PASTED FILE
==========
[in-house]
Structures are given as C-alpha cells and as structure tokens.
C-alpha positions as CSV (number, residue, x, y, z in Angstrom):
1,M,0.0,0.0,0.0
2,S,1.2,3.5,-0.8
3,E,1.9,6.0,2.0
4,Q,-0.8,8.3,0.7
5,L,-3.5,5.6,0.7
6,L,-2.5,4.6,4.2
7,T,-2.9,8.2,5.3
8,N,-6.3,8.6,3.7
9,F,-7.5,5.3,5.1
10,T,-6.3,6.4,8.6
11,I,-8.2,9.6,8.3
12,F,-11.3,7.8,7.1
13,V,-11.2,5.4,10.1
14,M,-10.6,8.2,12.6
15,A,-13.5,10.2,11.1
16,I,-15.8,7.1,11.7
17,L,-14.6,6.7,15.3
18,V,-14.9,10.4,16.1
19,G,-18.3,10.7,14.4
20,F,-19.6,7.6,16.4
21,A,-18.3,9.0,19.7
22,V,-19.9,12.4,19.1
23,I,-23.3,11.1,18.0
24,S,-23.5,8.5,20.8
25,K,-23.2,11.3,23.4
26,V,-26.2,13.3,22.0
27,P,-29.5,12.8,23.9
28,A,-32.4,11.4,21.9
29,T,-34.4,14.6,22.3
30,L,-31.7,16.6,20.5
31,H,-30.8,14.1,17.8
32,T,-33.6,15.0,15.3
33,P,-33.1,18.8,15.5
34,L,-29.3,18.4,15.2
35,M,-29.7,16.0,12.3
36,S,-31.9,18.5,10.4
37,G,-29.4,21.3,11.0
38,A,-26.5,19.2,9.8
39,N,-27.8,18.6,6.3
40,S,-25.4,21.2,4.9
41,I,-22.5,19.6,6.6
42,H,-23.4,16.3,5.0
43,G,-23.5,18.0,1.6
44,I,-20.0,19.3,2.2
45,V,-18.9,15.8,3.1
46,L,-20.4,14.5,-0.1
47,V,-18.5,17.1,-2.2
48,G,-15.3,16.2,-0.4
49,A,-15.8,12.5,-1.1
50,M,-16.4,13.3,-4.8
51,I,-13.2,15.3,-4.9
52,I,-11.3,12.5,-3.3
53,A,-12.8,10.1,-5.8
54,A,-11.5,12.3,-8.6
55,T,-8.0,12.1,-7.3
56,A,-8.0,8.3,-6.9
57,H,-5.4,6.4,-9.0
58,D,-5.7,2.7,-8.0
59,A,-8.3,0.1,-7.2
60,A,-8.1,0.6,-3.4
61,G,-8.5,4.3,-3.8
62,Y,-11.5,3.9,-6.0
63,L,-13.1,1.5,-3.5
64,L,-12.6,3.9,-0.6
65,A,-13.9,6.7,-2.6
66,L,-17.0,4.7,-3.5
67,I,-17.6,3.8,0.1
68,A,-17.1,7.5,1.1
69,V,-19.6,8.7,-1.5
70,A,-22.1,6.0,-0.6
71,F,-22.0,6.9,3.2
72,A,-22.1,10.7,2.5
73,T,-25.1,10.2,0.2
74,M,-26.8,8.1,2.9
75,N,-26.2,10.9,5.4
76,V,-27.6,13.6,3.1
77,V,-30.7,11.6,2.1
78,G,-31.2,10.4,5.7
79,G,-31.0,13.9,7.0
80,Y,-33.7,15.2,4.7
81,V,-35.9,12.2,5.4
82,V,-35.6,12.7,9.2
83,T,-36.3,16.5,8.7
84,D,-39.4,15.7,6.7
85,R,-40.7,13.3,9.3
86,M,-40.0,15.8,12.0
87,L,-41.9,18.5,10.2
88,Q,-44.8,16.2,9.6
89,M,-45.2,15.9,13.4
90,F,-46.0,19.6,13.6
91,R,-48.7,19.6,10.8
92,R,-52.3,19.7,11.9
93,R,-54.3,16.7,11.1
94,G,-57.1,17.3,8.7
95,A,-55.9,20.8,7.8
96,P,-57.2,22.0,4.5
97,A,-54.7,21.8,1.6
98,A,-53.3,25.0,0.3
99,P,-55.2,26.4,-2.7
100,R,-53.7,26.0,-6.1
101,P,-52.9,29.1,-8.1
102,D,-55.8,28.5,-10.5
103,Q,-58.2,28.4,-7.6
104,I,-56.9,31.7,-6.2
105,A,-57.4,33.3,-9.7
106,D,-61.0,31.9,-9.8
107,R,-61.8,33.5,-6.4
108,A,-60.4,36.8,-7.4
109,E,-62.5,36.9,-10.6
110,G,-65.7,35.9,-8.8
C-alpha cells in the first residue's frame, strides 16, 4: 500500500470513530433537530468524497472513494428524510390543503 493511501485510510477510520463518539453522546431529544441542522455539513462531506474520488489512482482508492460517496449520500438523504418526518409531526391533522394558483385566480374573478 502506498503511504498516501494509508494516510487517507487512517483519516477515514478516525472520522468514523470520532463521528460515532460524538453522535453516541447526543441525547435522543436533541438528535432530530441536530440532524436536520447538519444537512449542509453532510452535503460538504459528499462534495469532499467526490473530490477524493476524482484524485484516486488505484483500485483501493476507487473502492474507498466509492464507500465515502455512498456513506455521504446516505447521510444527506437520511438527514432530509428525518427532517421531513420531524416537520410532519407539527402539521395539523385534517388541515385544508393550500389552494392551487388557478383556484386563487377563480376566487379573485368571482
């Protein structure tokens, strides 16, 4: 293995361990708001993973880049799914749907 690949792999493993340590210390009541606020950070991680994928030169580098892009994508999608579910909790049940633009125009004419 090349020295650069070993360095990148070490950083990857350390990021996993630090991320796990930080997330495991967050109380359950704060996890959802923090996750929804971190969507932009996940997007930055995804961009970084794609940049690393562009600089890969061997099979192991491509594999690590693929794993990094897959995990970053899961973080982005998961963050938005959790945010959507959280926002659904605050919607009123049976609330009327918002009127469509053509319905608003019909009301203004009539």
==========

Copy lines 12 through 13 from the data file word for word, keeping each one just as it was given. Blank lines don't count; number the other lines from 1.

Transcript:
9,F,-7.5,5.3,5.1
10,T,-6.3,6.4,8.6